NDIT Scoring and Reporting
How are candidate scores reported for NDIT?
Scores are presented on the candidate’s profile report in the form of a percentile rank and other commonly used standardized scores. The candidate score is displayed as a midpoint percentile rank where the average score is at the 50th percentile. Figure 5 shows a candidate who scored at or above 65% of the individuals in the normative group on the NDIT.
Candidate raw score, ability score, and percentile rank are available in the administrator’s status/score report dashboard. Administrators may show or hide scores according to their preference by selecting the link under the search field as shown in Figure 6.
What scores are available on candidate profile reports?
Number Correct, T-score, STANINE score, and STEN score are all reported in the Additional Technical Information section of the candidate’s profile report as shown in Figure 7. Item-banked tests produce a theta score (ability score) that takes into account the difficulty level of each item, therefore number of correct responses (raw score) should not be used to make hiring decisions. Rather, use the percentile rank or a standardized score because these scores take into account the item-difficulty differences of the administrations. As shown in Figure 6, Candidate B and Candidate C both achieved a raw score of 16, but had different percentile ranks.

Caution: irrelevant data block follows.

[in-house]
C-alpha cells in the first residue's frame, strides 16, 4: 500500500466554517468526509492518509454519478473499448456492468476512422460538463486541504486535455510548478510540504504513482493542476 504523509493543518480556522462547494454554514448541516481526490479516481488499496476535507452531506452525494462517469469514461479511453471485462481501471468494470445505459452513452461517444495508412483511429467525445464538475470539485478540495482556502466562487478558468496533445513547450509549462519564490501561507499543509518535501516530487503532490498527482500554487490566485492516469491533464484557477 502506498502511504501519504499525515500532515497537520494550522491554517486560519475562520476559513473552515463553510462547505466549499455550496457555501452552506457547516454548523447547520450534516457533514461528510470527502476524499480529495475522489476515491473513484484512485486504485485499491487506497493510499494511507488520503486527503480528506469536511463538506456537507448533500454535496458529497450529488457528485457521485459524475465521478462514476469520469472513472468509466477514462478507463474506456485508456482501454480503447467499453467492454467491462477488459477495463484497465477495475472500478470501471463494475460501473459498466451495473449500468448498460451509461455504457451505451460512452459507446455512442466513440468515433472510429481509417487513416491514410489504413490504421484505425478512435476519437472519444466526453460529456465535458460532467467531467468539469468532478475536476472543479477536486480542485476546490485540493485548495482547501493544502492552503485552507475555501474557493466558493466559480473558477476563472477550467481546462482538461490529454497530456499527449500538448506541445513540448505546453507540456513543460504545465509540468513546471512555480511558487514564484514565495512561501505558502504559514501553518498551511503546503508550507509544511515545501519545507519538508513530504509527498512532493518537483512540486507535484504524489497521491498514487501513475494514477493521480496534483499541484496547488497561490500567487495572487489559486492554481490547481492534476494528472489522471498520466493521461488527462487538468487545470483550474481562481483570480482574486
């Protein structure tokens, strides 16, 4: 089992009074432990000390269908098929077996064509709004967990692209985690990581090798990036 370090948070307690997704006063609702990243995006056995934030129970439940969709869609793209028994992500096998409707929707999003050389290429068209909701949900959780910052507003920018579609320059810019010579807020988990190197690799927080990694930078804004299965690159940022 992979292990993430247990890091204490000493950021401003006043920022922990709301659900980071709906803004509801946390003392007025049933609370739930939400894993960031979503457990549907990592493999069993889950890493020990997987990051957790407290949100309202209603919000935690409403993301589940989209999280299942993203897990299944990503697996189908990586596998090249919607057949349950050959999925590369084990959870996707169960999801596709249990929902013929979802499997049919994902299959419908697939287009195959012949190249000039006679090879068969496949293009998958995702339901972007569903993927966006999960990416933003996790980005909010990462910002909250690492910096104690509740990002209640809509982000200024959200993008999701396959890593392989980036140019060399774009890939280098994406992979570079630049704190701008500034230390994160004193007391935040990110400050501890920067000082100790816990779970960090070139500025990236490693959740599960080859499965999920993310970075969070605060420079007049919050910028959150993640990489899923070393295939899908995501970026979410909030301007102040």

What is the purpose of the different scores on the profile report?
Standardized scores (T-scores, STANINE, and STEN scores) are useful for comparing scores from a new test version to the previous version. Standardized scores also can be combined, such as NDIT results with other TalentLens' ability test results, to obtain a more complete profile. From a practical perspective, standardized scores meet multinational companies’ requirements, which vary according to local law and preference. However, all TalentLens profile reports also include a candidate percentile rank score. You can continue to use this score to make comparisons in the process of making hiring decisions.
What is the difference between NDIT and the ATHENA Numerical Reasoning Test?
NDIT™ is the new global product name for ATHENA (UK only). There is no difference in test content between ATHENA and NDIT. ATHENA inventory may still be used and results from both tests are equivalent.
Is a paper form of NDIT available?
Yes. Contact your customer support office for details. The contact number of your local TalentLens office can be found on the website www.Talentlens.com.
What are the differences among all of the English language versions?
NDIT is currently available in U.S. English and UK English with minor adaptations to the candidate demographics and the profile report for the Indian English and Australian English versions. The primary differences in the global assessment content are in the usage of dollars or pounds on currency based items, kilometers or miles on distance based questions, and other localization of words like truck (U.S. English) or lorry (UK English). To appropriately benchmark your job candidates with a comparable norm group, use the language version developed for your geographic region.